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Home / Business / Policy options limited, focus on fiscal balance, admits Finance Ministry

Policy options limited, focus on fiscal balance, admits Finance Ministry

RBI should ensure that neither credit flow nor the interest burden on MSMEs is affected, say industry experts
Ajay Seth
Ajay Seth
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Our Special Correspondent   |   New Delhi   |   Published 09.06.22, 02:38 AM

Industry is unhappy with the repo rate hike by the RBI even as the finance ministry admitted a lack of available solutions to tackle the twin menace of high inflation and low growth.

“There cannot be any copybook solution. As new information emerges, they are analysed and whatever it takes to meet those challenges those measures will be taken,” economic affairs secretary Ajay Seth said after the RBI raised the repo rate on Wednesday.

“There are domestic challenges and larger ones are there in the global scenario. Whatever it takes for monetary and fiscal authorities, those actions are being taken. We (are working) to moderate the inflation (and) at the same time keep the growth efforts as earlier,” Seth told reporters.

Seth said that apart from growth and inflation, the authorities are also working on the management of rupee and keeping fiscal balance.

Chief economic advisor V. Anantha Nageswaran said at separate event that there’s no pre-programmed roadmap or menu of options to meet the challenges of managing a sustainable high growth and moderate inflation.

Ananth Narayan, professor, SPJIMR, told CNBC TV-18 in a panel discussion that the government may reduce its borrowing programme as it did last year, which raises the spectre of govt spending cuts later in the year which could further sap demand in the economy.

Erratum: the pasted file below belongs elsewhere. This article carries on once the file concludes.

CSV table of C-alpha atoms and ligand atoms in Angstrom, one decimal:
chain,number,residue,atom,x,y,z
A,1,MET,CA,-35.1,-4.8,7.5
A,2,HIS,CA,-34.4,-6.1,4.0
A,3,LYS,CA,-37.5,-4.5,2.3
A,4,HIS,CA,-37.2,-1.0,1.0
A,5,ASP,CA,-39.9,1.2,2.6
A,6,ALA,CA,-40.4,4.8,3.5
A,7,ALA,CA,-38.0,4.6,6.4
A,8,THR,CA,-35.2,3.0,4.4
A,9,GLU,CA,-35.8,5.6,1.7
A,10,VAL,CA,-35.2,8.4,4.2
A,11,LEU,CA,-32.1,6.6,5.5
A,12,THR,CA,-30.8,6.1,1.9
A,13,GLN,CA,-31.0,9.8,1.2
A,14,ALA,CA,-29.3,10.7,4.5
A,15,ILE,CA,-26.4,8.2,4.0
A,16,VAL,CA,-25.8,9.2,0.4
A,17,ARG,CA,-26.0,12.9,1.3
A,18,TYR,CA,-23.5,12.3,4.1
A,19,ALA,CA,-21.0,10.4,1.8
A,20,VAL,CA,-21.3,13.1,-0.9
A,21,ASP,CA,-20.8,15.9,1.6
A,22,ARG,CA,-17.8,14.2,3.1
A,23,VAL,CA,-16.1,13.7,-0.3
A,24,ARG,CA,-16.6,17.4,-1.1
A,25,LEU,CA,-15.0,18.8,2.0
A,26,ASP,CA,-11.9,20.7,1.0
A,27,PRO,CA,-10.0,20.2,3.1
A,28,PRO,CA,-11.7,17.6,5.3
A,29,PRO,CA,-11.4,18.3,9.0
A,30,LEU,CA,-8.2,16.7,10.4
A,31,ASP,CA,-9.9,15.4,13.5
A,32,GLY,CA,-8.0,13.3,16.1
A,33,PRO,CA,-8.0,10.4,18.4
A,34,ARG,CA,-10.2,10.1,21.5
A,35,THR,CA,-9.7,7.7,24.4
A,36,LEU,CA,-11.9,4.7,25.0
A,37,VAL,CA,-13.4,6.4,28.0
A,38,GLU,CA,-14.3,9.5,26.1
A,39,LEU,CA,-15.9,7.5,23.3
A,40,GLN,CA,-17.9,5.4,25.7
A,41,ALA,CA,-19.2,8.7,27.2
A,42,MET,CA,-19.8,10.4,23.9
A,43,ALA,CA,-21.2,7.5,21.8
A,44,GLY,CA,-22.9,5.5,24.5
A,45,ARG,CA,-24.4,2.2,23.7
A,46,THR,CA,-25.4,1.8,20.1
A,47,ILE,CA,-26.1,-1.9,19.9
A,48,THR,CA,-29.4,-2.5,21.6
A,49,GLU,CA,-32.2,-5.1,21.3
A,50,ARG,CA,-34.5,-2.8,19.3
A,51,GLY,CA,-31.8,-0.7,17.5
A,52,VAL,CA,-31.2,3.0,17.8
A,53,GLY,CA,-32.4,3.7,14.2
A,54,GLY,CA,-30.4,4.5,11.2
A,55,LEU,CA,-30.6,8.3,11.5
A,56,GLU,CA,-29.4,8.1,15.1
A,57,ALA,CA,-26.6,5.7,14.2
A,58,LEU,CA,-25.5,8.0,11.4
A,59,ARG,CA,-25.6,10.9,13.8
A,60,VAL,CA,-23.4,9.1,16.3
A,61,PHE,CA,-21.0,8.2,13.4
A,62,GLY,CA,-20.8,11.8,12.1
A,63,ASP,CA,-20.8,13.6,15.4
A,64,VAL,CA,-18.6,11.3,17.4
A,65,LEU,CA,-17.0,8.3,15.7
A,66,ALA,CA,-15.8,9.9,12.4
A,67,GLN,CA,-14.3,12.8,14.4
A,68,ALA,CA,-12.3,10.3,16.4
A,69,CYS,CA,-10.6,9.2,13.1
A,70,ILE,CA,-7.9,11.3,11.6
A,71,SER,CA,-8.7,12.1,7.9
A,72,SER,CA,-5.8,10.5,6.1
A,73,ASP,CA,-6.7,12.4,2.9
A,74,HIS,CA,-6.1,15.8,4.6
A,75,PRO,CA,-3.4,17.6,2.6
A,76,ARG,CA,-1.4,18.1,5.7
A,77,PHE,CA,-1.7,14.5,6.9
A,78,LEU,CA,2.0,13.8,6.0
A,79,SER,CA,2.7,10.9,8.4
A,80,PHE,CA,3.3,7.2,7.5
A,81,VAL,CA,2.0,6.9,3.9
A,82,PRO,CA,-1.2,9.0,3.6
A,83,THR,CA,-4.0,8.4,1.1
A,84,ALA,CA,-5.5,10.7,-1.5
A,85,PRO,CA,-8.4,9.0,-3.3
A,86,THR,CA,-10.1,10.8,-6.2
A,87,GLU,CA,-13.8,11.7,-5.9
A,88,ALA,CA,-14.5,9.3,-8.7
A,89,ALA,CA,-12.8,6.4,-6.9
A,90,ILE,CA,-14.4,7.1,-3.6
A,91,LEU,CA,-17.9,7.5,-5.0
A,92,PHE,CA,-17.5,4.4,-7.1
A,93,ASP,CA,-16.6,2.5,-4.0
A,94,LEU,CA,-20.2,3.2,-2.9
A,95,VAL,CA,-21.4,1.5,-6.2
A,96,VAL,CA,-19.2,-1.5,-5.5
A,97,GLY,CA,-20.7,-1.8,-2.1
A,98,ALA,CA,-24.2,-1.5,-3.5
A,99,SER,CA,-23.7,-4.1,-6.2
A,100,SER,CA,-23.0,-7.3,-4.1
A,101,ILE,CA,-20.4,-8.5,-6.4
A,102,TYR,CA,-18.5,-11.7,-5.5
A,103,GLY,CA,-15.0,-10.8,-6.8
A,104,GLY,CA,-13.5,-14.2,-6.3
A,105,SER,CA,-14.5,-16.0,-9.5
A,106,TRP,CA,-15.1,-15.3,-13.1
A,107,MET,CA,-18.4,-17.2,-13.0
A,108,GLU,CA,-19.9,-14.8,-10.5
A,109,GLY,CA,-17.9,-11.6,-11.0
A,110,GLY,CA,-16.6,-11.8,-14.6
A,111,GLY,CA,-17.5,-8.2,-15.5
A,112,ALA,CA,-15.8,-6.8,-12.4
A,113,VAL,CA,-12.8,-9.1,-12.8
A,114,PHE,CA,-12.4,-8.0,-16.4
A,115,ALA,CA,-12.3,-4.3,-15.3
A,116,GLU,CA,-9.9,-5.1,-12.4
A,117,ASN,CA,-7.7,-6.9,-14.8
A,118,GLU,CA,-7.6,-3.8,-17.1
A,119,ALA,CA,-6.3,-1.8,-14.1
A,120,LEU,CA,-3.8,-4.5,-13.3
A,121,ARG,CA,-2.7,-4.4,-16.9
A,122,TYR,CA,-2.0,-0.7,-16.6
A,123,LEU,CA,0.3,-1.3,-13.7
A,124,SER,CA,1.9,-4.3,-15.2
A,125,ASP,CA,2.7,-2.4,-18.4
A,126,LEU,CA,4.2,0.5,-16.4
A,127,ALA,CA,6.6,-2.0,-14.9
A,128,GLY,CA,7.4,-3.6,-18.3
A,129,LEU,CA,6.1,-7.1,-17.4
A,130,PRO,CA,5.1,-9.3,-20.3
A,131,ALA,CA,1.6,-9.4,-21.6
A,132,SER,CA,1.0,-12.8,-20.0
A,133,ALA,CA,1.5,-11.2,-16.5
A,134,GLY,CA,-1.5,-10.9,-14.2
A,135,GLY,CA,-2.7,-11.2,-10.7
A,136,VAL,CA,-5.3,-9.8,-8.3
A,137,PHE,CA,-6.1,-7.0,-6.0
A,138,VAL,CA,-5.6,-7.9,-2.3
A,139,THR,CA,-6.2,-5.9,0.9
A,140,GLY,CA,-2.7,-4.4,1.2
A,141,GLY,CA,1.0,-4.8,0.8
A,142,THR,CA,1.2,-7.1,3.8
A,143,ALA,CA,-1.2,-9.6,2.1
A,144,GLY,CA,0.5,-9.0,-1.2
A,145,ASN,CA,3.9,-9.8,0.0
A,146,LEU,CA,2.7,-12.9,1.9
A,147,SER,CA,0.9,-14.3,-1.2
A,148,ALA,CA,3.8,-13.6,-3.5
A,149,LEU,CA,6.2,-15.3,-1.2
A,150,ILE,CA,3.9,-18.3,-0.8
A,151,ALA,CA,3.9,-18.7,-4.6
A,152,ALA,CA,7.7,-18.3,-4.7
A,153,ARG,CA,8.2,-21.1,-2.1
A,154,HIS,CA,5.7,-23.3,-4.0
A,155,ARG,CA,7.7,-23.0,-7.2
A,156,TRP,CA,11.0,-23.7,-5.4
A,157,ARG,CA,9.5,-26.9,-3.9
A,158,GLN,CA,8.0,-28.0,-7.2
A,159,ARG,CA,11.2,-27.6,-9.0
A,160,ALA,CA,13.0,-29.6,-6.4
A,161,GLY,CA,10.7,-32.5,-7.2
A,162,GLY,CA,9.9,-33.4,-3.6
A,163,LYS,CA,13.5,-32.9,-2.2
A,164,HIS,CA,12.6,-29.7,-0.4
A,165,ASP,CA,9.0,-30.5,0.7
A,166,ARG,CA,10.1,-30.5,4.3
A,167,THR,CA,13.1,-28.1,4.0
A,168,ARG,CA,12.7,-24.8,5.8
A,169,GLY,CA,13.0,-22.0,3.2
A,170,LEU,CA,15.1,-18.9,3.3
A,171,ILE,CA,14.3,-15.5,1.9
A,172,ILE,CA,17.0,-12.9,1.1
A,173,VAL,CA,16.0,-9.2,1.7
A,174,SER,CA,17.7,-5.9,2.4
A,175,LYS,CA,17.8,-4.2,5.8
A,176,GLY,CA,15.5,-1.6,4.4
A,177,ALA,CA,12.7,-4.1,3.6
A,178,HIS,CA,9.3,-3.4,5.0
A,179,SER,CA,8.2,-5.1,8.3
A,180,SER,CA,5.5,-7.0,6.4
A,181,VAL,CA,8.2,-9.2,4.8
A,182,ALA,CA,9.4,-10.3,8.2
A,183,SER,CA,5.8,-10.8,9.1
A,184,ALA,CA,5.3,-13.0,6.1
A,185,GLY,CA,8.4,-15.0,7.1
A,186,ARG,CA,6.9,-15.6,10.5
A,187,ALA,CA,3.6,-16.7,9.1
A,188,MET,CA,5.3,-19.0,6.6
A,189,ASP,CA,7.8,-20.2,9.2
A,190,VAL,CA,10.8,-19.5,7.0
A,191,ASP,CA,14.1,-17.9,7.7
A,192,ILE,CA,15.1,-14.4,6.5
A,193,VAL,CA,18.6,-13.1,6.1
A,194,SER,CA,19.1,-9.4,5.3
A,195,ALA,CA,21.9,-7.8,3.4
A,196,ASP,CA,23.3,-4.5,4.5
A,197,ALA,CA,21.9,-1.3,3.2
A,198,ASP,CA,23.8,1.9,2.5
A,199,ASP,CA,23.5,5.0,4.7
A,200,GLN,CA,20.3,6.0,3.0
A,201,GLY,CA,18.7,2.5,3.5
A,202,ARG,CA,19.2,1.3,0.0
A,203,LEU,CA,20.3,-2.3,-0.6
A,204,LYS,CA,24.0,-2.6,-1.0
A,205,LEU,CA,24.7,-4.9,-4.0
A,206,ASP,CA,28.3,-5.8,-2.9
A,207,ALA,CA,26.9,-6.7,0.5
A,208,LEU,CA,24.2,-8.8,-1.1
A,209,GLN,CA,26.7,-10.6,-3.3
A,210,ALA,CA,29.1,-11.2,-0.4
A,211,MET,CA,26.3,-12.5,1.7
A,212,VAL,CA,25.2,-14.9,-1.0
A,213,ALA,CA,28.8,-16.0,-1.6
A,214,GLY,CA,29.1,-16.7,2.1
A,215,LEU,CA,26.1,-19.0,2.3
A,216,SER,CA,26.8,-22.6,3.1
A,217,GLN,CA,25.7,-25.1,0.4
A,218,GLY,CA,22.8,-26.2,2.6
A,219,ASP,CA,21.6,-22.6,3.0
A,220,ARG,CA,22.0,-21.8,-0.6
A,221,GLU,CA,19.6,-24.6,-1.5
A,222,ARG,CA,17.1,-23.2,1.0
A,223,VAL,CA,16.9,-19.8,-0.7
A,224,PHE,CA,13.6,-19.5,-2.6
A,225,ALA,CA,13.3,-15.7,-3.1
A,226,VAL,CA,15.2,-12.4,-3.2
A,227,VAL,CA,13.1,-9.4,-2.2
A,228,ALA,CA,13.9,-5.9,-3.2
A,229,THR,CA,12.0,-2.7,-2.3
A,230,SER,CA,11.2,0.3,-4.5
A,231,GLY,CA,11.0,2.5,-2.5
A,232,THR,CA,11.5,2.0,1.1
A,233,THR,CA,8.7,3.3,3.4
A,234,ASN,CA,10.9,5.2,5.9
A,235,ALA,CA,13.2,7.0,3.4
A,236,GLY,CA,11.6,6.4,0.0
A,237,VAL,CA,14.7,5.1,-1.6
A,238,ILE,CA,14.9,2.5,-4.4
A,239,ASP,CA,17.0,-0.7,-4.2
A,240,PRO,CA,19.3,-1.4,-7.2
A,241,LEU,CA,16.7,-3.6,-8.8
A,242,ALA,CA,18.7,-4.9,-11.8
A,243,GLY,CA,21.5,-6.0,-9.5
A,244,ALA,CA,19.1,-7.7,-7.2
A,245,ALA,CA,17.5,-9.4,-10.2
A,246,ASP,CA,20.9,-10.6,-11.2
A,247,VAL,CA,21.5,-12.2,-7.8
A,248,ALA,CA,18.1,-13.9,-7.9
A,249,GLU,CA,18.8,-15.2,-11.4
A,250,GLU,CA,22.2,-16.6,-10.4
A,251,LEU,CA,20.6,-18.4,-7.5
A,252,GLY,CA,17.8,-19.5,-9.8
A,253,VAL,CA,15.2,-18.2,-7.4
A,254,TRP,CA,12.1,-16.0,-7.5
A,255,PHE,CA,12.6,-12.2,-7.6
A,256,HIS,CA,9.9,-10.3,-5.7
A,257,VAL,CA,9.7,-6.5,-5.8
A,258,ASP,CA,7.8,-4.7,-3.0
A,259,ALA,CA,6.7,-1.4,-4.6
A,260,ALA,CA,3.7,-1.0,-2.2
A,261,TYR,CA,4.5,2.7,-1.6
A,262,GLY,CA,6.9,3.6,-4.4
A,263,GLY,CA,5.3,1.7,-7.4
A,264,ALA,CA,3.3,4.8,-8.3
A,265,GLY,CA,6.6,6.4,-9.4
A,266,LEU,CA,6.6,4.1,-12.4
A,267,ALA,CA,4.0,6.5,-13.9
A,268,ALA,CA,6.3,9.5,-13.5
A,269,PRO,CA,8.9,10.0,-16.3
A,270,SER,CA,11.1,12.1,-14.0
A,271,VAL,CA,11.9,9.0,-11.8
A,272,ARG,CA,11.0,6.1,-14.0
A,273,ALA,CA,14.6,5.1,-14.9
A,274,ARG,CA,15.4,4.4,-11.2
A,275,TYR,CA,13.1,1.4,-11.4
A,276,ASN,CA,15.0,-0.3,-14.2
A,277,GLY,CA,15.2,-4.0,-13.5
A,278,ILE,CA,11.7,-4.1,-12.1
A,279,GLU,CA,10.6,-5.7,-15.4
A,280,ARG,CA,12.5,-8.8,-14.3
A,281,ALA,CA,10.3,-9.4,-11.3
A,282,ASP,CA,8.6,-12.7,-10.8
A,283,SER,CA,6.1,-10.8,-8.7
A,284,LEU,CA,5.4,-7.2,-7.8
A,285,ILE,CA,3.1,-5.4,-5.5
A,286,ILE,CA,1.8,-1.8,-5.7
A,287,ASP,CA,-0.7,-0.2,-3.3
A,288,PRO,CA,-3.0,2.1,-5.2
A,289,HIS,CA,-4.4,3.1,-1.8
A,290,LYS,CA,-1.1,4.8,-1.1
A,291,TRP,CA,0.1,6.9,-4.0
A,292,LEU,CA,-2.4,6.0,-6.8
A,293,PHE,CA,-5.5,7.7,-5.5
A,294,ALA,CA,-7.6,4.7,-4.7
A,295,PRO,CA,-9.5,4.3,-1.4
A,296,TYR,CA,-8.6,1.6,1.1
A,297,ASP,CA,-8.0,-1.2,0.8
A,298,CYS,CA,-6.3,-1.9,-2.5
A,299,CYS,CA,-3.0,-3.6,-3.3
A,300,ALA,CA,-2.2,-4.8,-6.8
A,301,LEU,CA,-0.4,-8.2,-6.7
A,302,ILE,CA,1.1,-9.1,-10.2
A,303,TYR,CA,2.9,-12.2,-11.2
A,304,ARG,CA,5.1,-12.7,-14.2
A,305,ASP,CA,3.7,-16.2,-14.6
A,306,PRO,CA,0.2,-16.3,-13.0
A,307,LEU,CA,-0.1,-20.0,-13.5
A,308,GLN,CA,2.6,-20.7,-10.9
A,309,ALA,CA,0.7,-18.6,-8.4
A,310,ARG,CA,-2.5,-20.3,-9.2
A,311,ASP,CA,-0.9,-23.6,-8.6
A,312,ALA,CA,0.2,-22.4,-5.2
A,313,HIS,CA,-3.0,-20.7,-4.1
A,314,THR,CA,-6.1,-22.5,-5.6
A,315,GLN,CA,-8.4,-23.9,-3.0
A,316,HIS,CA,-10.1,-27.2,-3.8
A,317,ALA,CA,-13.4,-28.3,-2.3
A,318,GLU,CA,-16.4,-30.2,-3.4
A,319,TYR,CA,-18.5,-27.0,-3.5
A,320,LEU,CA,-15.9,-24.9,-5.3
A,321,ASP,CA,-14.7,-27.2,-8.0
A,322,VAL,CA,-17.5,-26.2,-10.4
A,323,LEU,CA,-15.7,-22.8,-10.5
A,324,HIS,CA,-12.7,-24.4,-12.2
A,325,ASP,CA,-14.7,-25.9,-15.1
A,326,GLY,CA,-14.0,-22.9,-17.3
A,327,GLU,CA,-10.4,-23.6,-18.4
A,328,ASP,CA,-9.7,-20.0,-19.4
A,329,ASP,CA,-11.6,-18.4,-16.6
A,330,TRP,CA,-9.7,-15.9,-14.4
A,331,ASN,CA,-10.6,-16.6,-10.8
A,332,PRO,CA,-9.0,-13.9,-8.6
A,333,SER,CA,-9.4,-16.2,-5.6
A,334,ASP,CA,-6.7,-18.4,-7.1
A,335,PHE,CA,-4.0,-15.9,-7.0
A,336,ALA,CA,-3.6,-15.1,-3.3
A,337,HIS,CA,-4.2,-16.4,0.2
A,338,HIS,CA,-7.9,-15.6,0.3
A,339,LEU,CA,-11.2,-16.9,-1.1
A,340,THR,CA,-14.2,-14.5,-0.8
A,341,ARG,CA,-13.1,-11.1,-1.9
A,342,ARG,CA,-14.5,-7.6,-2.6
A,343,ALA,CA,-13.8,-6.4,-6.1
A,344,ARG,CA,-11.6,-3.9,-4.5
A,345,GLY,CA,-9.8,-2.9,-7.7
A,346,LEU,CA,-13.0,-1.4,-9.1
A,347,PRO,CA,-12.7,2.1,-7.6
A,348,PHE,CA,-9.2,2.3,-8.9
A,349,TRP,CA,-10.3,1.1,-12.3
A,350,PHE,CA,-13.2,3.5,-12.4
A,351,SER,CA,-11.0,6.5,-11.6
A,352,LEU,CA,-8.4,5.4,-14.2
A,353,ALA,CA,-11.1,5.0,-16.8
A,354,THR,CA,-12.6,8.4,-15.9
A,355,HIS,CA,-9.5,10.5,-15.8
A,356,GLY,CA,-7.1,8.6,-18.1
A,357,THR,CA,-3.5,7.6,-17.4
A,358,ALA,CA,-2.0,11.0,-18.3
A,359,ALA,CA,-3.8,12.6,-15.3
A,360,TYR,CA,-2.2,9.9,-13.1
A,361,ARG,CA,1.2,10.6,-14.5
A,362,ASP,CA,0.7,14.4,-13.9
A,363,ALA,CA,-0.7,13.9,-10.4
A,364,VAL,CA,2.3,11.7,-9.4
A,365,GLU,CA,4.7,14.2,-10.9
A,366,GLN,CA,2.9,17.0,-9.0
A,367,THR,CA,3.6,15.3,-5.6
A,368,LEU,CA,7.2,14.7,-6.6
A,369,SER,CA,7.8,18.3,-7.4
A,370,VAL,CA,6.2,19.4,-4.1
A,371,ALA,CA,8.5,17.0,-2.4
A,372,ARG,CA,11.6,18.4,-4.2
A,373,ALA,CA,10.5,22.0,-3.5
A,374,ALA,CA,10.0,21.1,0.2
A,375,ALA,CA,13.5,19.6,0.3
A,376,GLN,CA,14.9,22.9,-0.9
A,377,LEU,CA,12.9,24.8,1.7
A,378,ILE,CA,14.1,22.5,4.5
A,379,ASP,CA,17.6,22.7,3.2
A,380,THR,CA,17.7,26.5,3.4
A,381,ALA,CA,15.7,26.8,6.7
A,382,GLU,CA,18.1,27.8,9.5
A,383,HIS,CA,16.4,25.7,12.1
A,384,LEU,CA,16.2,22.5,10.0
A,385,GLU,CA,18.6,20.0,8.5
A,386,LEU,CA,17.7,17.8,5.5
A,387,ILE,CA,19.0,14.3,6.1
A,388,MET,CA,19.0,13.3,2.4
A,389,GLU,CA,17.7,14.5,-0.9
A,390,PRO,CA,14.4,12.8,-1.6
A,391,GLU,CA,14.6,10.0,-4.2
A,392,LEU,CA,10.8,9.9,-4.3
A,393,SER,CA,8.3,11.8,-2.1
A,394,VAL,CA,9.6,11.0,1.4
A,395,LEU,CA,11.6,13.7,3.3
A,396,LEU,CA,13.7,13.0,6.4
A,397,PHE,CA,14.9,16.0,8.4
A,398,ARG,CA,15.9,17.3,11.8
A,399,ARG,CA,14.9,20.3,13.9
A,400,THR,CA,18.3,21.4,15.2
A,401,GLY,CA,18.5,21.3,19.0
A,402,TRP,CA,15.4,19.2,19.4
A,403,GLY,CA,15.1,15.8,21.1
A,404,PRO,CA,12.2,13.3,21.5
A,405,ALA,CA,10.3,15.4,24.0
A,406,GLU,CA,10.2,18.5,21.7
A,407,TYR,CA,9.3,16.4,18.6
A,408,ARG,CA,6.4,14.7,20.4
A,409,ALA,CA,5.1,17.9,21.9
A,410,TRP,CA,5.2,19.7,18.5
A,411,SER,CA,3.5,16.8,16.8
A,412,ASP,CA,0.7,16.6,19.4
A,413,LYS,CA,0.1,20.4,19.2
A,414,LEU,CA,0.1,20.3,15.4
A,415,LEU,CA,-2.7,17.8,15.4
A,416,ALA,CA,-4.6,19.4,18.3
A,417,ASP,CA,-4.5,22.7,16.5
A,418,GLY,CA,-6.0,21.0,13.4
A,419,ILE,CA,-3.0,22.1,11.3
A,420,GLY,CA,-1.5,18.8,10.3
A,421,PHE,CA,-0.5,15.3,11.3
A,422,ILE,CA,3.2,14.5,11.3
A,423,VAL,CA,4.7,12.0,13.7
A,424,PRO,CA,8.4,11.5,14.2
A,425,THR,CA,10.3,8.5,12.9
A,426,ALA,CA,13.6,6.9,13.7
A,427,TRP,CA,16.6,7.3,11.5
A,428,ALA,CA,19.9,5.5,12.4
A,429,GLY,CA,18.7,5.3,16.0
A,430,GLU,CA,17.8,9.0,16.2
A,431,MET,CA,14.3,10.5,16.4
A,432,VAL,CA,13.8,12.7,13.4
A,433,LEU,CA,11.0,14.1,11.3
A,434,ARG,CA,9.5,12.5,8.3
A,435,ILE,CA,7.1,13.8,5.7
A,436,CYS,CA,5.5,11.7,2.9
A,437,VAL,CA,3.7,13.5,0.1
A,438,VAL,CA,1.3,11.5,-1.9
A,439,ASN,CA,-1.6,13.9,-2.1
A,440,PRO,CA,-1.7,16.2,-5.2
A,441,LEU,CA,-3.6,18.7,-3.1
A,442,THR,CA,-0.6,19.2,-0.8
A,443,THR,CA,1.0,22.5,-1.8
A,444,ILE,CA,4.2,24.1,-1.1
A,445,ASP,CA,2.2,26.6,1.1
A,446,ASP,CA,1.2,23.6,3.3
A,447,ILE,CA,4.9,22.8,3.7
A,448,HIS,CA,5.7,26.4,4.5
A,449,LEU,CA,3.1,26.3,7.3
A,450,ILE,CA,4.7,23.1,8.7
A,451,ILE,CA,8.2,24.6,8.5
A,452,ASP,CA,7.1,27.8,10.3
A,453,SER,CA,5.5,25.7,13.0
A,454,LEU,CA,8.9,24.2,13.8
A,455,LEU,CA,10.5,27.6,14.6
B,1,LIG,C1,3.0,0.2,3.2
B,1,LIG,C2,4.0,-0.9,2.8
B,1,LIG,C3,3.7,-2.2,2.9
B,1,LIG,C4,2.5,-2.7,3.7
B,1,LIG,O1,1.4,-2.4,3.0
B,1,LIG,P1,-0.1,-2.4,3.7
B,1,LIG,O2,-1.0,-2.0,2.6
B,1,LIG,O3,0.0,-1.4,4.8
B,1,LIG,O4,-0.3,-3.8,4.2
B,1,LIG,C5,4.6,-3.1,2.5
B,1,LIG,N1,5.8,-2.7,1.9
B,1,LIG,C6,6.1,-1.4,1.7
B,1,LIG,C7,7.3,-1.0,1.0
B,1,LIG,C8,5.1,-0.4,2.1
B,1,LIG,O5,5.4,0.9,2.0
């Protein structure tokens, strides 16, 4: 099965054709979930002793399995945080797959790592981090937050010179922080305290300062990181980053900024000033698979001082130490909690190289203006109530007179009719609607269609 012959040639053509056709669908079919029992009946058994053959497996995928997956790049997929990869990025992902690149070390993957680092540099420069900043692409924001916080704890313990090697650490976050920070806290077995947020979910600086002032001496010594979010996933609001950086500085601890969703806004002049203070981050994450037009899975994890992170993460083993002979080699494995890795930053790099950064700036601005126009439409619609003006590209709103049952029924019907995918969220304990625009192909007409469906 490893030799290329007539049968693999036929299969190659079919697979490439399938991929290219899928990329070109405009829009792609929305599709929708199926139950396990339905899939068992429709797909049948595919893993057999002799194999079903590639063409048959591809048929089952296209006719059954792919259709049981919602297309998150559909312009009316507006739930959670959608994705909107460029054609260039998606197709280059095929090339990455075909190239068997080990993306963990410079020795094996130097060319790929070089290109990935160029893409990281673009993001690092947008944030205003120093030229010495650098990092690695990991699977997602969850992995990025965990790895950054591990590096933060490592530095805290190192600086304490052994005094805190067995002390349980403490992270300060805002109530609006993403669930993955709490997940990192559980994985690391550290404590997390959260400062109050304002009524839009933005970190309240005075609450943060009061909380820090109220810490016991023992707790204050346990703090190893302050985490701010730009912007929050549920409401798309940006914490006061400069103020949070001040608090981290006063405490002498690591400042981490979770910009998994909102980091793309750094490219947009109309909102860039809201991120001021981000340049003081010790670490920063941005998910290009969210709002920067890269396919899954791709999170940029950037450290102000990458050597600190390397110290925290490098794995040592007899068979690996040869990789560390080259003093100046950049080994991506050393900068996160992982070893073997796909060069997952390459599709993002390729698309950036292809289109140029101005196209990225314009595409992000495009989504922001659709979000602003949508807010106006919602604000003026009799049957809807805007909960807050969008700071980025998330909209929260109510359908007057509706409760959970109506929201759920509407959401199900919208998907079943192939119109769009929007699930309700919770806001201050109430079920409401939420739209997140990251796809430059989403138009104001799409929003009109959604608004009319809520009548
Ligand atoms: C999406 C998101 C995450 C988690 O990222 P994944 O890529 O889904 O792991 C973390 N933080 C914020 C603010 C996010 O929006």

SBI group chief economic adviser Soumya Kanti Ghosh believes the peak repo rate will be 5.75 per cent, while others pitch it higher at 6 per cent.

Describing the monetary policy announcement as aggressive and moves beyond just frontloading interest rate increases, HDFC Bank chief economist Abheek Barua said the central bank seems far more concerned about inflation now, while remaining relatively more sanguine on growth impulses.

Industry view

The decision to raise interest rates is in line with the RBI’s efforts to control inflation but it “will impact India’s economic growth due to dampened demand scenario and discouraged consumer and business sentiments,” Pradeep Multani, PHDCCI president said.

“The policy stance is disappointing as it will have an impact on costs of doing business and production possibilities.”

Stating that the rate hike was expected A. Sakthivel, president, FIEO said “RBI should ensure that it neither affects the credit flow nor the interest burden on MSMEs, especially exporters”.



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